After ruling out snowboard cross as my next athletic endeavor, it occurred to me that curling offered the perfect opportunity to combine my extensive collegiate shuffleboard experience with a newfound, and often underappreciated, expertise in cleaning. Uniting the clean sweep with yesteryear’s sawdust glory might be a textbook mix for this Olympic hopeful.Learn more »
“He shall from time to time give to the Congress information of the State of the Union, and recommend to their consideration such measures as he shall judge necessary and expedient … he shall take care that the laws be faithfully executed …” — Constitution of the United States, Article II, Section 3.
“I taught constitutional law for 10 years. I take the Constitution very seriously. The biggest problems that we’re facing right now have to do with George Bush trying to bring more and more power into the executive branch and not go through Congress at all, and that’s what I intend to reverse when I’m President of the United States of America.” —Senator Barack Obama at a Lancaster, Pennsylvania Town Hall Meeting, 2008.Learn more »
In a world of screaming cable television hosts and partisan media outlets, PBS is supposed to be the last refuge for honest news. This is ostensibly why taxpayers still contribute money to the public broadcasting system. That money is appropriated to try to guarantee that there remains at least one forum for unvarnished facts, even if such facts offend those with money and power.
The problem, though, is that because our government spends so little on public media as compared to many other industrialized countries, our most prominent public media outlets are becoming instruments for special interests to launder their ideological agenda through a seemingly objective brand. Starved for public resources, these outlets are increasingly trying to get their programming funded with money from corporations and wealthy political activists — and that kind of cash comes with ideological expectations.Learn more »
I hit the voicemail icon. “Hey, little buddy, this is your big brother Mike; sorry I missed you. I’m sure you’re probably at a peace rally before heading to the welfare office for food stamps. Or, now that pot is legal in your state, you could be sitting in the bathroom of your neighbor’s house, which you mistakenly thought was yours. At any rate, you will be missed over the President’s Day weekend; in your honor we will say the Pledge of Allegiance and Lord’s Prayer in front of our Ronald Reagan portrait. Despite your politics, we still love you.”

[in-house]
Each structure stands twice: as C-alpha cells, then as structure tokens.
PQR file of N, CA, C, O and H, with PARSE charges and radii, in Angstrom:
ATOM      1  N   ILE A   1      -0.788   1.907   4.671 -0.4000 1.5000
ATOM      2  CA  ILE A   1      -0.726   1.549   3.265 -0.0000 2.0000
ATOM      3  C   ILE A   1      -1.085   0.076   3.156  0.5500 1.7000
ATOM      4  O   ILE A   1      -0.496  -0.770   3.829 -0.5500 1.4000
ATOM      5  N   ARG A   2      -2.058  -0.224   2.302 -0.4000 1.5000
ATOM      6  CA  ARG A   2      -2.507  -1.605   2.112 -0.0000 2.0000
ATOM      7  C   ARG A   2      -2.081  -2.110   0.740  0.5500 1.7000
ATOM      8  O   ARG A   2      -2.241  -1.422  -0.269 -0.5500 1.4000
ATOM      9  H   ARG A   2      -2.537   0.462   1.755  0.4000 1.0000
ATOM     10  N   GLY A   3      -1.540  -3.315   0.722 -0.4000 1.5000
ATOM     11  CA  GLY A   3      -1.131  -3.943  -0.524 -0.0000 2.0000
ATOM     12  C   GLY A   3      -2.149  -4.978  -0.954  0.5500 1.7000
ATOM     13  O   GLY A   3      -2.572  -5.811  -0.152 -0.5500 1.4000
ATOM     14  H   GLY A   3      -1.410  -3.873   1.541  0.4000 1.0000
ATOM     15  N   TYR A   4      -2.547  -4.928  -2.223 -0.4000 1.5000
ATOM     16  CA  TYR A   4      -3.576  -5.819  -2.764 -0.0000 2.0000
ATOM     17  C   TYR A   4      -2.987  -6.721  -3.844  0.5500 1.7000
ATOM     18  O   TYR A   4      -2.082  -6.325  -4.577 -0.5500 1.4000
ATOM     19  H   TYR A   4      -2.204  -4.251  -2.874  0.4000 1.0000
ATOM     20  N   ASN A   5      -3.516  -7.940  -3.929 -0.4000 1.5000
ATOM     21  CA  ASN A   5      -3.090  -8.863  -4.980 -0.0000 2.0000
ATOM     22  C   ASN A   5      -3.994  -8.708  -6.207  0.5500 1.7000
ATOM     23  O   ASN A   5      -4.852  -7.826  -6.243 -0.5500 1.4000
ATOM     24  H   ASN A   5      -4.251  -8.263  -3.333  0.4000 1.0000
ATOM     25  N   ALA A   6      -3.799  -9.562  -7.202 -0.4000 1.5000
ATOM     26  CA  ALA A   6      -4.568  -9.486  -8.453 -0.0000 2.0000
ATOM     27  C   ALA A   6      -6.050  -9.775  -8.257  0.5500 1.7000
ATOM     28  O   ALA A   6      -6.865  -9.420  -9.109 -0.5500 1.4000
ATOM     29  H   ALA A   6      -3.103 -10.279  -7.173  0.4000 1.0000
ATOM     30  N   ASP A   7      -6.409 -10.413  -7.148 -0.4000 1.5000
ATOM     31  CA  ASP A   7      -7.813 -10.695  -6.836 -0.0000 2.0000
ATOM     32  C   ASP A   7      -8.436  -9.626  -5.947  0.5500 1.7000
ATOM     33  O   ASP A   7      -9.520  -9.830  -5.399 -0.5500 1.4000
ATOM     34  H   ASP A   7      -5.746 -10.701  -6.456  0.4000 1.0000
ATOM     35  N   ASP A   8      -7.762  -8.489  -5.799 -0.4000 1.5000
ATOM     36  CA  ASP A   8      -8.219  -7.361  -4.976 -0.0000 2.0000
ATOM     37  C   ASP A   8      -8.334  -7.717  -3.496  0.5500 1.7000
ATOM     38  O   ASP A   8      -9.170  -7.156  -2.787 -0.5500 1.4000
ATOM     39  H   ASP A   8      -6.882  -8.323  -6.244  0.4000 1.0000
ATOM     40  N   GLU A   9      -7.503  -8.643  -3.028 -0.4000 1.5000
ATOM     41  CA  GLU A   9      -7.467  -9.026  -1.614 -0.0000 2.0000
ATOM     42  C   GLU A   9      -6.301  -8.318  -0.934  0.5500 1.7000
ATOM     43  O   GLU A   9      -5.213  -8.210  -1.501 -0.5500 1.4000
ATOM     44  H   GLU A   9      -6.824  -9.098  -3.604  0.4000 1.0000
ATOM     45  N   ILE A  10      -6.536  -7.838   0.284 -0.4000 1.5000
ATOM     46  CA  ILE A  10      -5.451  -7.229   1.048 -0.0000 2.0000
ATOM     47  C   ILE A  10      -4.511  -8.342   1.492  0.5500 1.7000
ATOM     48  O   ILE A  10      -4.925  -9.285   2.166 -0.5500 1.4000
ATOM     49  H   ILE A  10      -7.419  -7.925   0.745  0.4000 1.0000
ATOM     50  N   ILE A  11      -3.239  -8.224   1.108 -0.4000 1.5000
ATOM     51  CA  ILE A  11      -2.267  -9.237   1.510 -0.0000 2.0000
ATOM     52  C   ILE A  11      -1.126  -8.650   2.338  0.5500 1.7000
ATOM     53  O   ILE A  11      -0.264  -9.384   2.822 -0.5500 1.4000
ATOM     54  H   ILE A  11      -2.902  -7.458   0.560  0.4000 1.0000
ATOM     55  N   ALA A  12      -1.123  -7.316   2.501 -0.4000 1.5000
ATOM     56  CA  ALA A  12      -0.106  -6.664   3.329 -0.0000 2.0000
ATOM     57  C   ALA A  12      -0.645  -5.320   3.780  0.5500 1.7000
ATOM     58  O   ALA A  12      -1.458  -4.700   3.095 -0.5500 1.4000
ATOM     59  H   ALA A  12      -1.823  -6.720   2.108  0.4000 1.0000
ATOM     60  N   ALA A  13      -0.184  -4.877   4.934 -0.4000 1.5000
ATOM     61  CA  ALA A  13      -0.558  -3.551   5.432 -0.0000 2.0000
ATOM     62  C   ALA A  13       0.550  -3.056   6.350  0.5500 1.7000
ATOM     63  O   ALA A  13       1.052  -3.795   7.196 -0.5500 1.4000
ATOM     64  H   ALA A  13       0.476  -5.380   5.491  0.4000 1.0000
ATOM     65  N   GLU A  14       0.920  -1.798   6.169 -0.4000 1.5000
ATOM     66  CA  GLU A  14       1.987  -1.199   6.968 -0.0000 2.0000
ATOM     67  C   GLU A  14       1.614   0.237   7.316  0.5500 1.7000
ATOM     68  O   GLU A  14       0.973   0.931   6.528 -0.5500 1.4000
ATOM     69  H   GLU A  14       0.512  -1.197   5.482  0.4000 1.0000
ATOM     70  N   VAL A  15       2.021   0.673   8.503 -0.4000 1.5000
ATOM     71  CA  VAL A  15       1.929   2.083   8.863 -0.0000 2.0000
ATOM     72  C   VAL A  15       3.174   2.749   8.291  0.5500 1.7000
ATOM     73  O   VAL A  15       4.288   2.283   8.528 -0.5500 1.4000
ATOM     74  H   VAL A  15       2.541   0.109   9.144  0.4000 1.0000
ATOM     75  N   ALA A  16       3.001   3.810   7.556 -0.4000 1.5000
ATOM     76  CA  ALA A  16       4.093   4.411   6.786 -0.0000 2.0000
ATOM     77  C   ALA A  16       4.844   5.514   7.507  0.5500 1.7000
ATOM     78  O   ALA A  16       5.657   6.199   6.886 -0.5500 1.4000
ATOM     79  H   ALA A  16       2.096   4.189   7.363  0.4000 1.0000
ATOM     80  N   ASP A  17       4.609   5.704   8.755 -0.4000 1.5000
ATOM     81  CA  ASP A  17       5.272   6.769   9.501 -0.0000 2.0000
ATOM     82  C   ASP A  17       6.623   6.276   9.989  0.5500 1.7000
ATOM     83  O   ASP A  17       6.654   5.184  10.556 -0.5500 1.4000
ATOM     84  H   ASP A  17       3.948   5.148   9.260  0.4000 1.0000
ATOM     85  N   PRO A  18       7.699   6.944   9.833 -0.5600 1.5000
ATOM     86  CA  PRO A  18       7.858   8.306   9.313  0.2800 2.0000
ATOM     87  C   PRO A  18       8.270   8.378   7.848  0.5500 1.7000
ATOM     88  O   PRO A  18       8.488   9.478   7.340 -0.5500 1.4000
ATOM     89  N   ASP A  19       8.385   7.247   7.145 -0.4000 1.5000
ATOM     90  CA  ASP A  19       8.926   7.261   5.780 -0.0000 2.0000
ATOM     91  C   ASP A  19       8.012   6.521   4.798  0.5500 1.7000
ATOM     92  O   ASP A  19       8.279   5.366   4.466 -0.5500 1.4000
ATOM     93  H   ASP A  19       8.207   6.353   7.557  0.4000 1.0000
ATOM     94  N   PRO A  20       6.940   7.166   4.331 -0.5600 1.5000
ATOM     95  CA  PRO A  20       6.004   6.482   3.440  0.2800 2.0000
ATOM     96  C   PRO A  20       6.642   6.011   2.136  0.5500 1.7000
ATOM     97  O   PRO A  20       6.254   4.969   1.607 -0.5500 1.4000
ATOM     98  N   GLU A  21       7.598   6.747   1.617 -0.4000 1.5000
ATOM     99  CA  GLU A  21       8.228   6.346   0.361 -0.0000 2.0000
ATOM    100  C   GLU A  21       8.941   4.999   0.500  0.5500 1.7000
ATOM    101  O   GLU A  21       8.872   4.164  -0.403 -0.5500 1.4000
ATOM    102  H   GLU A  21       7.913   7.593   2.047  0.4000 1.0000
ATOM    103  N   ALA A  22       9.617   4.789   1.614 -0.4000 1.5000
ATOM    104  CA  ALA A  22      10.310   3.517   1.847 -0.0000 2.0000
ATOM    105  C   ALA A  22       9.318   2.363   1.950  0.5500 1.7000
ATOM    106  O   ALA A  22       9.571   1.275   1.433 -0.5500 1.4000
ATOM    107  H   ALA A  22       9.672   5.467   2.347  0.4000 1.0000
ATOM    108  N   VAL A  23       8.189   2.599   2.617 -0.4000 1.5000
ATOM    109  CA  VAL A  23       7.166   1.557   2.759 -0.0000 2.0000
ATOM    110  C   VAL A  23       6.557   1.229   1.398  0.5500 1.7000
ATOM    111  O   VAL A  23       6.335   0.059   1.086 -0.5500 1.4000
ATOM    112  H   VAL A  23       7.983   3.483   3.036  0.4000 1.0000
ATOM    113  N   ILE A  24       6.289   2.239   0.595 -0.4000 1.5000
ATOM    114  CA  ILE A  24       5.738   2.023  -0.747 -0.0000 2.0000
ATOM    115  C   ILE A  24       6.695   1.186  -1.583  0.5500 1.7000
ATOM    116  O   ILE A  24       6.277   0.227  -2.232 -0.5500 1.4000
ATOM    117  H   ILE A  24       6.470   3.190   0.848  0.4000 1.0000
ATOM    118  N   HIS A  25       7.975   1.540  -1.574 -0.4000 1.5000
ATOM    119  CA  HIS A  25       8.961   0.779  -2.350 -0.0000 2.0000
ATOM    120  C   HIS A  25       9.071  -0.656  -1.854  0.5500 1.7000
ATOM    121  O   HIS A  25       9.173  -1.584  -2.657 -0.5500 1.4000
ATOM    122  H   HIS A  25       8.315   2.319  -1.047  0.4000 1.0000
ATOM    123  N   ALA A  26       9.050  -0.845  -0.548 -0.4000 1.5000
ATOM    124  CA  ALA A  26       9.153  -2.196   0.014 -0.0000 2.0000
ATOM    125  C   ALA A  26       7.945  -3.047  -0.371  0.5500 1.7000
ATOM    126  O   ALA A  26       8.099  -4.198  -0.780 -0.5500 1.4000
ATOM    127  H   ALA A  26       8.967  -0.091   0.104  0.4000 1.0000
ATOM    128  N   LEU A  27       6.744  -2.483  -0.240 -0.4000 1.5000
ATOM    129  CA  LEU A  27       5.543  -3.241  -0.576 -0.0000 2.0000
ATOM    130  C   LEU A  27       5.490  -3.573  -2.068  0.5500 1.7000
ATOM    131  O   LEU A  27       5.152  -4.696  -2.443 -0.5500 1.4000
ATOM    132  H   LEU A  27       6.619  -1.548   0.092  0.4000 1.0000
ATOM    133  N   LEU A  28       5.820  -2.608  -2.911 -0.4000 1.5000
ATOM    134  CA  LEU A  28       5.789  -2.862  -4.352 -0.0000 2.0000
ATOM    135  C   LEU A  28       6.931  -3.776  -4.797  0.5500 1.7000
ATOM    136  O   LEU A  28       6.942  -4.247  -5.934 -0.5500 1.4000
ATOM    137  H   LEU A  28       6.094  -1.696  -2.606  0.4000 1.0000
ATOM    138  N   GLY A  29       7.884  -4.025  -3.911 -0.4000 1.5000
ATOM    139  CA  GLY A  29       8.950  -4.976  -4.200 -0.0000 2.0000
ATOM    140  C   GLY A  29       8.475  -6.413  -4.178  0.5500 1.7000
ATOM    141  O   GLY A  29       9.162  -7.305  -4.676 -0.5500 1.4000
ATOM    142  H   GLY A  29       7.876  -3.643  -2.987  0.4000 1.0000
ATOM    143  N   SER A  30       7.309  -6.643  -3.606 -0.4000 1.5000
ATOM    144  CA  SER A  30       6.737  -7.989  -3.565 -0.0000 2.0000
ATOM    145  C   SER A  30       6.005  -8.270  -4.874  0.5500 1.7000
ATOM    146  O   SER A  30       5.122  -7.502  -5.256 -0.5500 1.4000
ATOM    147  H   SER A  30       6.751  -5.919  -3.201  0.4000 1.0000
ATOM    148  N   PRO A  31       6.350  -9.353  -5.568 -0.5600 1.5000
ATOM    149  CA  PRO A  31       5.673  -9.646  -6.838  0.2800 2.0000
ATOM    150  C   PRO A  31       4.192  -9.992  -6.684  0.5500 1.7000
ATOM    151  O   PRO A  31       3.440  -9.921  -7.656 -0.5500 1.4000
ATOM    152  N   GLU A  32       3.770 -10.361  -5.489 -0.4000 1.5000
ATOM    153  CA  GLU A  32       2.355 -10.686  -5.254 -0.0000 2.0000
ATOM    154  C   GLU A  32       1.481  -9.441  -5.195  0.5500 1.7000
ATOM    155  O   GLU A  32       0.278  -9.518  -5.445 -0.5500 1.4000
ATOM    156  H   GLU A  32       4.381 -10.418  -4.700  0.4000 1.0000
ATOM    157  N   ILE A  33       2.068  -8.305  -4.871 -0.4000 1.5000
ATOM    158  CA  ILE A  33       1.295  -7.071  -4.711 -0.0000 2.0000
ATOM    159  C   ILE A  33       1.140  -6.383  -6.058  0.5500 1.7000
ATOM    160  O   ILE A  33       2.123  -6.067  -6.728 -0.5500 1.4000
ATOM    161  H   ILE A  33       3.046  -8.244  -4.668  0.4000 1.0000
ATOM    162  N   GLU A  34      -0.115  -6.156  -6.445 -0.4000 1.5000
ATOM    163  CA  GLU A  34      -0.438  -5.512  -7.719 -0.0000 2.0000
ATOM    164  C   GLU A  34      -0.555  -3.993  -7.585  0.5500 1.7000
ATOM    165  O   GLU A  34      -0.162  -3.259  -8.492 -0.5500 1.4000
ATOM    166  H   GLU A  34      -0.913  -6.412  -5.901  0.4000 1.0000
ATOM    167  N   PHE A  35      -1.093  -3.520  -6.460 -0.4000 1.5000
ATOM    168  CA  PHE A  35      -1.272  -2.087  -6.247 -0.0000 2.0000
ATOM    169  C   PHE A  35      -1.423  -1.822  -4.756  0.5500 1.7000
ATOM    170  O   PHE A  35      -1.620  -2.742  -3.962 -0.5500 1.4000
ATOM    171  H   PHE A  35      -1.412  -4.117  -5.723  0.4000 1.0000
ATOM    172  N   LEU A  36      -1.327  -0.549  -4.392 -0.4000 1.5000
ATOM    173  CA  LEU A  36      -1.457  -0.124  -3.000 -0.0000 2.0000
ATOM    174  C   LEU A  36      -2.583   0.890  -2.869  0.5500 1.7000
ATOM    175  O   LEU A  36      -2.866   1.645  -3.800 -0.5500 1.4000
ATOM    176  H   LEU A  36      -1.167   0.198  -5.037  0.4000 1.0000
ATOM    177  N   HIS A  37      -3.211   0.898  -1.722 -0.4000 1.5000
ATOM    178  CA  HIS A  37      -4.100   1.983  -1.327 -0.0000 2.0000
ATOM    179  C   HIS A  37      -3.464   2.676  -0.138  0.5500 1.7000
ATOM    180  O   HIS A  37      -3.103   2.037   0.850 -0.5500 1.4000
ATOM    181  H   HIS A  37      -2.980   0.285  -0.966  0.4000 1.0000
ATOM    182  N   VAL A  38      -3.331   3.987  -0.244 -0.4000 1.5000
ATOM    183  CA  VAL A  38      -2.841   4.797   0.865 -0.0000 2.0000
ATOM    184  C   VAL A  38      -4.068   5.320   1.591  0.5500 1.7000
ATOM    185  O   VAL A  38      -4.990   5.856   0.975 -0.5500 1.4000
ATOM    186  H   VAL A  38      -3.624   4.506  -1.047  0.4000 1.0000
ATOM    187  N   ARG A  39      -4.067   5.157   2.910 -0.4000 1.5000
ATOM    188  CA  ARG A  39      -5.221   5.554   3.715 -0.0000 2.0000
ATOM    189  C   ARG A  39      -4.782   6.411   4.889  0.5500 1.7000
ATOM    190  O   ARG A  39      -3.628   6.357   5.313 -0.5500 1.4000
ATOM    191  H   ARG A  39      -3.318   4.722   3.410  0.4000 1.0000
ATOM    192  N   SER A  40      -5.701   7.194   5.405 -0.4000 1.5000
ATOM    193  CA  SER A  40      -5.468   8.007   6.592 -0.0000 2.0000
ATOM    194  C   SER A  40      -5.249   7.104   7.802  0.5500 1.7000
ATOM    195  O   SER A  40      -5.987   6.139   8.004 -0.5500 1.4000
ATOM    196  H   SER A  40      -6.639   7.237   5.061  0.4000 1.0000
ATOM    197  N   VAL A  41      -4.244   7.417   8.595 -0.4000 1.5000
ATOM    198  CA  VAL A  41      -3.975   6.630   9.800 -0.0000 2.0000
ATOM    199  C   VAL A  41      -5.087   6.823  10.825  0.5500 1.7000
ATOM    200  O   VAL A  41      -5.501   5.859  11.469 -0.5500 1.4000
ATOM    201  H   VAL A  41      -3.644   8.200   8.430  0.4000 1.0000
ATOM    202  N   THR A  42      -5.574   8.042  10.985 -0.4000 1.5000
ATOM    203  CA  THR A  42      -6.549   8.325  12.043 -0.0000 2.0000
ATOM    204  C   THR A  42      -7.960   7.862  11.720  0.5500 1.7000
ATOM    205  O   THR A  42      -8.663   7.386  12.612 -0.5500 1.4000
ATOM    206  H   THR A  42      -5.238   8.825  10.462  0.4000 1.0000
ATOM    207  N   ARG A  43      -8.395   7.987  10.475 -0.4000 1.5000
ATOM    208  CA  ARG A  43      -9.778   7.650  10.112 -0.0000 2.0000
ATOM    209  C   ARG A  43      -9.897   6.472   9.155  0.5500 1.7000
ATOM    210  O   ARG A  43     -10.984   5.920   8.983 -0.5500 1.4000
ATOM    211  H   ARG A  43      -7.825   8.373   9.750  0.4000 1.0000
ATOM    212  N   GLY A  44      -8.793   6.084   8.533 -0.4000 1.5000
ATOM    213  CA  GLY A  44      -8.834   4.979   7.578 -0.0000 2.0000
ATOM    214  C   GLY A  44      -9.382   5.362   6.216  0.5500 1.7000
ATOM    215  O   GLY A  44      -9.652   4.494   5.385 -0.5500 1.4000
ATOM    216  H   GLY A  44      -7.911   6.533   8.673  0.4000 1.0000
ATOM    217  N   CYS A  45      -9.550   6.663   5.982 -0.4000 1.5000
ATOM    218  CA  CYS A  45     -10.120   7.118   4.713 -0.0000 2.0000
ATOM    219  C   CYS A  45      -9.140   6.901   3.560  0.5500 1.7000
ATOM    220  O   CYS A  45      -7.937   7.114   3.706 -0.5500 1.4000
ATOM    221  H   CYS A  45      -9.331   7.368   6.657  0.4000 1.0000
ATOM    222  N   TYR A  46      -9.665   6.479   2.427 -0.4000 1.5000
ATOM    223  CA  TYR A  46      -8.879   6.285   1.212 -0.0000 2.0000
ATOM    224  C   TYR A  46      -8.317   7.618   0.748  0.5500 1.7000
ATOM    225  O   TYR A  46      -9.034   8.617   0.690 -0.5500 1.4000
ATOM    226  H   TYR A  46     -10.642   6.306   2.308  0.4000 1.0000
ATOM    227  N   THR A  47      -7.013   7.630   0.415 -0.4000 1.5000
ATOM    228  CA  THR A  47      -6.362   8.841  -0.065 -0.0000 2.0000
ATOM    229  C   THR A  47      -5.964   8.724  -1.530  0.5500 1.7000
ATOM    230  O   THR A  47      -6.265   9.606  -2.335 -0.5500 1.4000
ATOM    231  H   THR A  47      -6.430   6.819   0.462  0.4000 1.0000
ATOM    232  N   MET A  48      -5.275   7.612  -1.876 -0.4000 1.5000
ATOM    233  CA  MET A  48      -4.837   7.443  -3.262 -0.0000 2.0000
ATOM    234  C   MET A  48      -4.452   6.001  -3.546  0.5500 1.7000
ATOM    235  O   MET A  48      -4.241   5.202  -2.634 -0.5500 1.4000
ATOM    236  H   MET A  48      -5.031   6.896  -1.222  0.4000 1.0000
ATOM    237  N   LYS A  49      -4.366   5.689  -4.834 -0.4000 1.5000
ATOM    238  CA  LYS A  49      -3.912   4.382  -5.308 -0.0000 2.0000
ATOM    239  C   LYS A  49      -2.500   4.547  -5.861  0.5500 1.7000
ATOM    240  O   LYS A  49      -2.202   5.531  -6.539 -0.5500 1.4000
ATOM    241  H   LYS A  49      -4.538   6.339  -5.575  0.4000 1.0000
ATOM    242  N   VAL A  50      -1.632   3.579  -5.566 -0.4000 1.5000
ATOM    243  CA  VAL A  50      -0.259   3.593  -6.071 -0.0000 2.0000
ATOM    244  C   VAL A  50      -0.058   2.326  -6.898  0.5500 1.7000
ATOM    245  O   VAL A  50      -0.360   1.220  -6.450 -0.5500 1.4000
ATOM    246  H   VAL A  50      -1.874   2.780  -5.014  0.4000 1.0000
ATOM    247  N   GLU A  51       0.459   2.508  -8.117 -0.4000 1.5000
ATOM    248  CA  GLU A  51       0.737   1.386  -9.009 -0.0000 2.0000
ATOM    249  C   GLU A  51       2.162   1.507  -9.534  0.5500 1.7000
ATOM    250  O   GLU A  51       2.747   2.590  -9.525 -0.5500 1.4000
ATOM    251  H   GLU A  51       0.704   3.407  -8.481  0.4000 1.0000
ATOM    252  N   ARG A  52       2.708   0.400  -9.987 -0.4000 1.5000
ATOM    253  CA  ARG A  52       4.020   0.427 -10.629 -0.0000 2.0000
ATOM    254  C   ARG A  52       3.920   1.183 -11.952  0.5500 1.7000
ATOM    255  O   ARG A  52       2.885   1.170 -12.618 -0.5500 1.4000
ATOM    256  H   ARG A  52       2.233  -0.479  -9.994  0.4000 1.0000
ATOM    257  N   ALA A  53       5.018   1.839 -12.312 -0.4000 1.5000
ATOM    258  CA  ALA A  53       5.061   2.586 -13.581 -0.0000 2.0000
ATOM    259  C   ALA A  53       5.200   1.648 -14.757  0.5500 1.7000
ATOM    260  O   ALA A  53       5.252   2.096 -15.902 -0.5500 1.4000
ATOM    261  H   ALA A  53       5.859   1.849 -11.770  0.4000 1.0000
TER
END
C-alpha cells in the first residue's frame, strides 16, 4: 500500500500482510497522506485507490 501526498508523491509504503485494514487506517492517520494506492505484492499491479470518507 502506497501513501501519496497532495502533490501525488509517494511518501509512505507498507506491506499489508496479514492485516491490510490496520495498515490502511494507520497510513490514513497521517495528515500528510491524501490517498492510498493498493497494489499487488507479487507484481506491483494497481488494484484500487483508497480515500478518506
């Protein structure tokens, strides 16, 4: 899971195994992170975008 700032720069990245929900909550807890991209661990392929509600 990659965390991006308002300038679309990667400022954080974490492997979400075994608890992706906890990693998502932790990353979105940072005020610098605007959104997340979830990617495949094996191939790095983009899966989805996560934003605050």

My big brother Michael is a “compassionate conservative” with a wicked sense of humor. He walks the walk of kindness and Christianity. He recently became a legal guardian of a developmentally disabled middle-aged man who was languishing in a state institution. When his three children left for college he moved the man into his home. My brother believes in a small federal government, local control of local issues, limited national and Supreme Court intervention and traditional values. He also is one of the kindest men I’ve ever met.Learn more »
Growing up in Montana, I was surrounded by wilderness. Yet I never set foot in a designated wilderness area until I was 14 and assigned to study earth science with a teacher named Dan O’Leary.
He was a passionate rock hound and a tough grader; even the smartest kids struggled to pass his class. While the students across the hall watched episodes of Bill Nye the Science Guy, the ones in Mr. O’Leary’s class could be overheard comparing minerals by porosity and density. His field trips were always adventures; we’d hike to abandoned stamp mills near mines or to crystal-digs in places known only to Mr. O’Leary and his cantankerous cousin, Red.Learn more »
Man, I hate being called a hypocrite! But over the last year or so, I’ve come to realize something: I are one!
I have long thought of myself as an environmentalist. I hang my laundry out to dry. I worked in public-land management for the U.S. Department of Interior. I drive a truck that gets comparatively good gas mileage, and my wife drives a high mpg little nothing of a car. I recycle all the boxes and plastic packaging that holds all the stuff I buy that’s been extracted from the earth. I verbally and financially support environmental causes. I bad-mouth oil and gas companies, coal-fired plants and couples who have a zillion children.Learn more »
Seven years ago, I first saw the archaeological damage that had been done to Utah’s Recapture Canyon. The extent of the destruction was stunning.
Somebody, or more likely several people, had created an illegal all-terrain vehicle trail on Bureau of Land Management land. Sections of the trail ran right through 1,000-year-old Ancestral Puebloan archaeological sites, bisecting one prehistoric village the size of a football field — all this in a place that archaeologists have described as a “mini-Mesa Verde.” The scar through Recapture Canyon, just east of Blanding, Utah, is 7 miles long and 4 feet wide.Learn more »
I am interested in starting my own food garden this summer but my soil is terrible. Do you have any suggestions for building garden beds that create their own soil? — Cathy, Summit CoveLearn more »
Wrong. Incorrect. Erroneous. Fallacious. Bogus.
Choose your modifier for the headline-a-palooza the other day that alarmed (much of) a nation.Learn more »
Just before the government shutdown late last year, the IRS issued its guidance on same-sex marriages, clearing up years of confusion for many taxpayers. Based on this 2013 ruling, same-sex couples will be treated as married for all federal tax purposes, including income, gift and estate taxes.
In the past, these rules were murky at best. Couples were able to get married at the state level, but their marriage wasn’t recognized on their federal tax return and they were still paying much higher single filing rates. There were also scenarios when a couple married in a state that recognized same-sex marriage, but then moved to a state that didn’t recognize their marriage. The new law acknowledges these challenges and gives definitive information for taxpayers and tax preparers alike.Learn more »